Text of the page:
The country has no specific policy protecting victims of eVAW. What is available are general laws on violence against women and policies regulating the telecommunications industry which tackle aspects of violence against women.
“We have enough existing laws to protect women against violence against women or VAW and eVAW. What we need to do is to disseminate what they are and capacitate our women to know how to prevent them, or how to seek justice once they are victimized,” says Benjamin Barretto from FMA.
In compliance to the country’s commitment to the Convention on the Elimination of all Forms of Discrimination against Women (CEDAW), the government passed the Anti-Violence Against Women and their Children Act of 2004 – an act defining violence against women and their children, providing for protective measures for victims, prescribing penalties therefore and for other purposes (Republic Act 9262). The latter law was clearly for the protection of women from discrimination and all types of abuses, enshrined in CEDAW (FMA baseline survey, 2012).
But should there be separate laws specially addressing eVAW? ”There is actually a debate here on whether new laws are needed to cover eVAW or whether VAW laws are enough with ICT just as another tool on VAW. A new law might just complicate matters with people thinking that eVAW is different from VAW itself. It is the same except for the tool being used,” Barretto explains.
A new cybercrime law in the Philippines raised fears that not only online media but also ordinary netizens could be persecuted for exercising their freedom of expression. Republic Act (RA) No. 10175, also known as the Cybercrime Prevention Act of 2012 (3), was signed into law on September 12, 2012. Under this law, actions punishable as ‘cybercrimes’ include illegal access and interception of any part of a computer system without right, computer-related identity-theft, cybersex and child pornography, among others. However, the law also broadens the coverage of libel as a content-related offense that can be committed by just about anybody using a computer. This law was put on hold on February 5, 2013 and the Supreme Court extended until further notice the temporary restraining order (TRO) issued (4).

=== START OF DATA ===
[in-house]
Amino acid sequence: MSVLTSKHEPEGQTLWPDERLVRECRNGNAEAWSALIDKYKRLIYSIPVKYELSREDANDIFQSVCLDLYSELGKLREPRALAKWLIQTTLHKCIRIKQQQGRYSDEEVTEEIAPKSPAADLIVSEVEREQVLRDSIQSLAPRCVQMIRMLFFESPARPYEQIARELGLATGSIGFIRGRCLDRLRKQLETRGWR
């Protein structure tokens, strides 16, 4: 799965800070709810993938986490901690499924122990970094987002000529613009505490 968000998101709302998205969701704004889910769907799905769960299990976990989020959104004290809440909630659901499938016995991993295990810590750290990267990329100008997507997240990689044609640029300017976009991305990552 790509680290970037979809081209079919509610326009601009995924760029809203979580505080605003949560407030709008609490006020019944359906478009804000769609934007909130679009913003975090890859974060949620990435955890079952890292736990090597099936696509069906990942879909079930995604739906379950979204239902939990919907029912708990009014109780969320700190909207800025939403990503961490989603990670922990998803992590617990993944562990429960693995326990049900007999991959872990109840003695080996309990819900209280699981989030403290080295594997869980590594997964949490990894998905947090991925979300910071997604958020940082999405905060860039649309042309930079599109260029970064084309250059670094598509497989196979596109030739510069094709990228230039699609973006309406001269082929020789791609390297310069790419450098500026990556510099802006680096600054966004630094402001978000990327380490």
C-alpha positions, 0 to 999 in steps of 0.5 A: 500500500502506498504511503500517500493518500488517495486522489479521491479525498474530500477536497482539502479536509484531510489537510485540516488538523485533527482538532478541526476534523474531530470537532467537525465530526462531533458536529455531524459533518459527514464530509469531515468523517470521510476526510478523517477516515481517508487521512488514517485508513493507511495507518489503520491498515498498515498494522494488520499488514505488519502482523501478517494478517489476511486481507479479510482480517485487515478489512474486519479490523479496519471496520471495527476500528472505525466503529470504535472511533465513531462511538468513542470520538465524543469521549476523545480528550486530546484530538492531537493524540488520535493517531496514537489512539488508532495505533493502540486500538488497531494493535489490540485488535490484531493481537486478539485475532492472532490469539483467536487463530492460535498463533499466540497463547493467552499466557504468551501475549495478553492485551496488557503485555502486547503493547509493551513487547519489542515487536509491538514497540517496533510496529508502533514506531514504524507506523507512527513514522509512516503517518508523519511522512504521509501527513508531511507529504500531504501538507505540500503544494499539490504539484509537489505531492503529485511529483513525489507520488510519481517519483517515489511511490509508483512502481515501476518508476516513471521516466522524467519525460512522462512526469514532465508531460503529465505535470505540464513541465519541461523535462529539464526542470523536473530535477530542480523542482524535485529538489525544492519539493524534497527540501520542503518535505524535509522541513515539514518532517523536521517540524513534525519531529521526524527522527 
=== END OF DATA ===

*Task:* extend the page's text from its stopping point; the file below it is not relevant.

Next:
What FMA is doing
According to Barreto, FMA’s advocacy ranges from joining rallies, mass actions to training trainers on eVAW and providing them with primers and brochures with important information to pass on to others.
“Through APC FLOW we have been disseminating how women and girls can protect themselves from eVAW and/or seek justice once victimized. We have been spreading the Ushahidi mapping and Frontline SMS tools to civil society organizations and government agencies and even to girls at school,” Barreto explains.
In messages on how to store evidence on eVAW, FMA educates the public on how to keep everything, and how to break-up and erase. In the first case, as infuriating as it might be to re-read those texts, they are still evidence. If your friends received disparaging messages or e-mails about you, ask them to keep them too, since they can be your witnesses. In the second case, it is important that when a relationship ends, partners make it a point to erase all suggestive images, photos or videos which could later be used against them. These are the same strategies FMA plans to employ for the LGBTQI community which in the past has experienced online violence.
FMA in future plans to equip teachers in girls’ schools with information on how to prevent eVAW so they can pass it on to their students. The organization works with partners to support the victims of eVAW. These include institutions that focus on counseling, leadership building and economic empowerment.
The way forward shows that there is a need to increase awareness on eVAW and the policies in place to protect the citizens.
“We believe proper cooperation and coordination with law enforcement agencies is very crucial because even if you have very good VAW laws, if no justice is given to the survivors/victims then the laws become useless,” points out Barretto.
Image by Foundation for Media Alternatives